As mentioned in the previous paragraph some Middle Eastern countries that follow the practice of Islam, have been in the global eye due to their political institutions mixing with their faith.   This paragraph will explore how the branches of government in Middle Eastern countries incorporate Islamic faith with examples . ‘Foundations of political authority in Islam can be traced back to the early community established by the Prophet Muhammad in Mecca’ (Weiss, 1986:2). It was believed that the role of the state was to ‘enforce the divine law, as revealed in the Qur’an and Sunnah’ (Weiss, 1986:2). From this statement, it is already clear to see that problems would arise, it was also believed that an ‘individual alone could not conform entirely to the injunctions of Islam unless and until the practical affairs of his society were in line with God’s revealed plan.’ (Weiss, 1986:2). In regards to the judicial branch of government, the implementation of Sharia law in many Islamic countries poses one question; is it really a good idea to join religion and politics? The constitution of the Islamic Republic of Pakistan states, the role of a judge on a shariat bench is to, ‘examine and decide whether or not any law or provision of law is repugnant to the injunctions of Islam’ (Chap. 3a, Article 203B). Furthermore, any law that is not in line with the injunctions of Islam ‘immediately becomes void, and should be amended at once’ (Weiss, 1986:11). To explain further the problems that Sharia law can create, a BBC news article published a story about a teenage girl who was executed in Iran for crimes against adultery. The first problem with this execution was that the girl was only sixteen which made it illegal as ‘Iran had promised not to execute anyone under the age of eighteen’ (Wilson, 2006). The second problem was to do with the system of practice in Sharia law as ‘the clerical courts do not answer to parliament, instead they abide by their religious supreme leader’ who at the time was Ayatollah Khamenei (Wilson, 2006). This posed a problem as the BBC reported that the human rights campaigners could not hold them accountable for the execution of the sixteen year old.  That year the BBC (2006) also reported at least 159 executions in regards to Islamic law. It is evident from this story that the implementation of sharia law in the judicial system and the idea of mixing religion and politics have its repercussions.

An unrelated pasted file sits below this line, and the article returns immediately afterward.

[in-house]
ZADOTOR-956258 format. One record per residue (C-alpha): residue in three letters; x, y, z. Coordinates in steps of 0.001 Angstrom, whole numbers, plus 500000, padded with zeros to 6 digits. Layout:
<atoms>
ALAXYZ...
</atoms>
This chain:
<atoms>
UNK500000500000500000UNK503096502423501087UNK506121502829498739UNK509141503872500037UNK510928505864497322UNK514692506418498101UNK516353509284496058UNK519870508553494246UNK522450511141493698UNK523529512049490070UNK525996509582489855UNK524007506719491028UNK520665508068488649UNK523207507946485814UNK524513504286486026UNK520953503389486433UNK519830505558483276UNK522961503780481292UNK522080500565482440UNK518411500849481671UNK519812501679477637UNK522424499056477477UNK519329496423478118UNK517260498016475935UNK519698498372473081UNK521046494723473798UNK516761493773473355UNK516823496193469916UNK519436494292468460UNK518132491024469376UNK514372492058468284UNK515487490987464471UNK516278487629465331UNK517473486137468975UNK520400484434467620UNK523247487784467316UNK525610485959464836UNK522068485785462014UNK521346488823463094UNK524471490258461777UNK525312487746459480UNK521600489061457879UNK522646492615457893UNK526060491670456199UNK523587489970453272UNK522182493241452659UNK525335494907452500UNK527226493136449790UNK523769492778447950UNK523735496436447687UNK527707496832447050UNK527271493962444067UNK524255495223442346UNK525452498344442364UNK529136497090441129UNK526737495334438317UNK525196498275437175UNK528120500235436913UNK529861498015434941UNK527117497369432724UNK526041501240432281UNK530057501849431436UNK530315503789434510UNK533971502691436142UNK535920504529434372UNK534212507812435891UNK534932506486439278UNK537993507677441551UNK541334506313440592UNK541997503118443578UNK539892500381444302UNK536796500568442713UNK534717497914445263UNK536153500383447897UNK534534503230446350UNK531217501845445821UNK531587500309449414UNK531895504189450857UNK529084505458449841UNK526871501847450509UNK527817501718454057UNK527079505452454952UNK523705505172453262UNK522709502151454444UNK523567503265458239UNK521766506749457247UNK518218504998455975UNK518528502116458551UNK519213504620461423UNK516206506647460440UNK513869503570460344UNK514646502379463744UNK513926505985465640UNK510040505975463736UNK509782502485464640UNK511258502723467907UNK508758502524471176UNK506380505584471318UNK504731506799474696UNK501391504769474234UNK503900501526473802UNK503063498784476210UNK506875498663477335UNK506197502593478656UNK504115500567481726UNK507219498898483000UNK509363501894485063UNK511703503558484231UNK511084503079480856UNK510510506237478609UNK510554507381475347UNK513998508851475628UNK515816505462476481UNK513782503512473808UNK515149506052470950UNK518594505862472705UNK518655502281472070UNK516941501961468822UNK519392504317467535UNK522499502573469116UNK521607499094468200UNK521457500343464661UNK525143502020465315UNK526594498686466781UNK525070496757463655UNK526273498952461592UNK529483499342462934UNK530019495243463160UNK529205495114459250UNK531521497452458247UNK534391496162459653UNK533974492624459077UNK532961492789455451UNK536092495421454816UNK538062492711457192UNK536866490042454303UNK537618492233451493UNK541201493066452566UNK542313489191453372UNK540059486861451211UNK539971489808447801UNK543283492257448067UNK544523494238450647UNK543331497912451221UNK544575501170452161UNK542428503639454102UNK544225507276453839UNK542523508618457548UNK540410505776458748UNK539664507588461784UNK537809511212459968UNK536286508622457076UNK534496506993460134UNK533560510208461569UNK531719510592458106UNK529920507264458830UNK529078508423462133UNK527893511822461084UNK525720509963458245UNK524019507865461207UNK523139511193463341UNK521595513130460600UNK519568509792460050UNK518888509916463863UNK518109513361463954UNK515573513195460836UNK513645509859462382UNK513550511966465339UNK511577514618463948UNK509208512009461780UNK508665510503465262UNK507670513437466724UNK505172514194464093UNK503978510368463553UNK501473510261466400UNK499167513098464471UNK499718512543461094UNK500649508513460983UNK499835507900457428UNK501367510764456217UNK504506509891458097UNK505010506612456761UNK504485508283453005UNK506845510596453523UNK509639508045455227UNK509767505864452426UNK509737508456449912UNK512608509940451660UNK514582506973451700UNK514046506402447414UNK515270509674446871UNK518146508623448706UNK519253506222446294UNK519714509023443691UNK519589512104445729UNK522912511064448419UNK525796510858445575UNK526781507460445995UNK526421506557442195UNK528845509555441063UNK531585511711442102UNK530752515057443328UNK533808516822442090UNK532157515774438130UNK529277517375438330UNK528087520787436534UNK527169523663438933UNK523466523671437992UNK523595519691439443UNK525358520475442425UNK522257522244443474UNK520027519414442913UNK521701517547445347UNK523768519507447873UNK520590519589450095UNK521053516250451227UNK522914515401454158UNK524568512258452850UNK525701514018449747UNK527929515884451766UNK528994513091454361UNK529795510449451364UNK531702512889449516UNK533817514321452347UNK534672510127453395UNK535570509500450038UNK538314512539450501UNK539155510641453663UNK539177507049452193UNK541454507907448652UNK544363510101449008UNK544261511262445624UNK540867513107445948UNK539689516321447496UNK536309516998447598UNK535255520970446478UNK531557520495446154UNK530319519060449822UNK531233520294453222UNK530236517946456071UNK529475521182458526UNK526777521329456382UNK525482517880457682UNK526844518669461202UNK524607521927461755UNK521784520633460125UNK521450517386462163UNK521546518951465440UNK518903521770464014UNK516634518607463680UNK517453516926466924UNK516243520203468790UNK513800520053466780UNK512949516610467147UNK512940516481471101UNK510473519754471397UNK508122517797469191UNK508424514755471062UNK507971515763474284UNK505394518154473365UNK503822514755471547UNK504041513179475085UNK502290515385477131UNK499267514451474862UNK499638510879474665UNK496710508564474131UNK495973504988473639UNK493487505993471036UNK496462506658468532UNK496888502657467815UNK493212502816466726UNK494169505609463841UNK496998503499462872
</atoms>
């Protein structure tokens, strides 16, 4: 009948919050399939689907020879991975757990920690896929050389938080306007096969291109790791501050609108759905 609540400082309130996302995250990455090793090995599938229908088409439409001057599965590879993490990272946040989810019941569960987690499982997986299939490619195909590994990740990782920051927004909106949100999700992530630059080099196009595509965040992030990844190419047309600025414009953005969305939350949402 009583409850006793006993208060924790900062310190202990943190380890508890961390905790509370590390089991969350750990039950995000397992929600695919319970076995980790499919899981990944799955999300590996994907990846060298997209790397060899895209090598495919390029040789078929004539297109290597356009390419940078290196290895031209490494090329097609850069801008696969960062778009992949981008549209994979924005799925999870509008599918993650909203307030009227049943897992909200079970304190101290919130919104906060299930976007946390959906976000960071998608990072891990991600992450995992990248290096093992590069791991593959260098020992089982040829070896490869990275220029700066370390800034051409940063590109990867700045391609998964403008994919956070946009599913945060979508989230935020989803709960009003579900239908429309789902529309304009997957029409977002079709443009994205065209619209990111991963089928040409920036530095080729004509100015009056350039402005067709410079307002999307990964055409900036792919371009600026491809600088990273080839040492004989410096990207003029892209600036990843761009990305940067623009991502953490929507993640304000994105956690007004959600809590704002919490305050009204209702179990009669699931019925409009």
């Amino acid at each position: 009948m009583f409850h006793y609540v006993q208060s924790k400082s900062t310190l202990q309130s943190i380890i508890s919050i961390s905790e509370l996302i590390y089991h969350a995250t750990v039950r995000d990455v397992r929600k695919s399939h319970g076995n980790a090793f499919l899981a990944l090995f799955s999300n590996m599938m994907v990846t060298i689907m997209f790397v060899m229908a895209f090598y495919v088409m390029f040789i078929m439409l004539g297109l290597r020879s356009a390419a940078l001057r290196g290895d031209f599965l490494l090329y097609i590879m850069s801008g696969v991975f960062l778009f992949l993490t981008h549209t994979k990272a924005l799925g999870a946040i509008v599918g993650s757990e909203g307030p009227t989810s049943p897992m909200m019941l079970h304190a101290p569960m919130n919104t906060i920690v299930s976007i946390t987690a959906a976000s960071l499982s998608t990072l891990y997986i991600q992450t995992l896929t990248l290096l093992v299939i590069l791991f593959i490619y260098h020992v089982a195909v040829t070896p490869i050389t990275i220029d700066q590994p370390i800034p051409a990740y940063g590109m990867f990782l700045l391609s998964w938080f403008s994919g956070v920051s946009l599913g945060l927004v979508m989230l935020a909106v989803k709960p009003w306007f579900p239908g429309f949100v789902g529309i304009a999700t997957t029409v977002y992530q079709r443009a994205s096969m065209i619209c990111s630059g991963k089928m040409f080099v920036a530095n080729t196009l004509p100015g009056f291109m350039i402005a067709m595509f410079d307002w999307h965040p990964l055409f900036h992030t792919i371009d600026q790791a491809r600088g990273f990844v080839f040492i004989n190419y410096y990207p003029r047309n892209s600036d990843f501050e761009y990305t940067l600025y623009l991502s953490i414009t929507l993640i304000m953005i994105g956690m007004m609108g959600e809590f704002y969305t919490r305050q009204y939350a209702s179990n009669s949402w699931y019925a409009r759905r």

However Islamic liberals would contest the notion that mixing religion and politics is appropriate. One of the most iconic Islamic liberals Muhammad Imara argues that ‘religion and the state were distinguished from the beginning’ and that ‘leadership was not part of the fundamentals of religion’ (Ayubi, 1991:153). Muhammad Sa’id al- Ashmawi put forward the strongest case for Islamic liberalism by stating ‘God has wanted Islam a religion, but some people wanted it to be politics’ (al-Ashmawi, 1987:7). He went further to state that ‘ the Arabic term sharia originally meant path or method, however Islamic thought has thus , in his view, followed Judaism without realising the difference in nature between the two religions (al- Ashmawi, 1983:22). In relation to punishment for disobeying sharia law, al-Ashmawi states ‘their application is not mandatory, either by the tradition of the prophet or by the practice of the early ‘guided’ caliphs’ (1987:183). It is clear to see that the Islamic liberals ‘vary considerably in their ideas and style, but they are generally less scriptural and more historical and social in their understanding of Islam’ (Ayubi, 1991:160).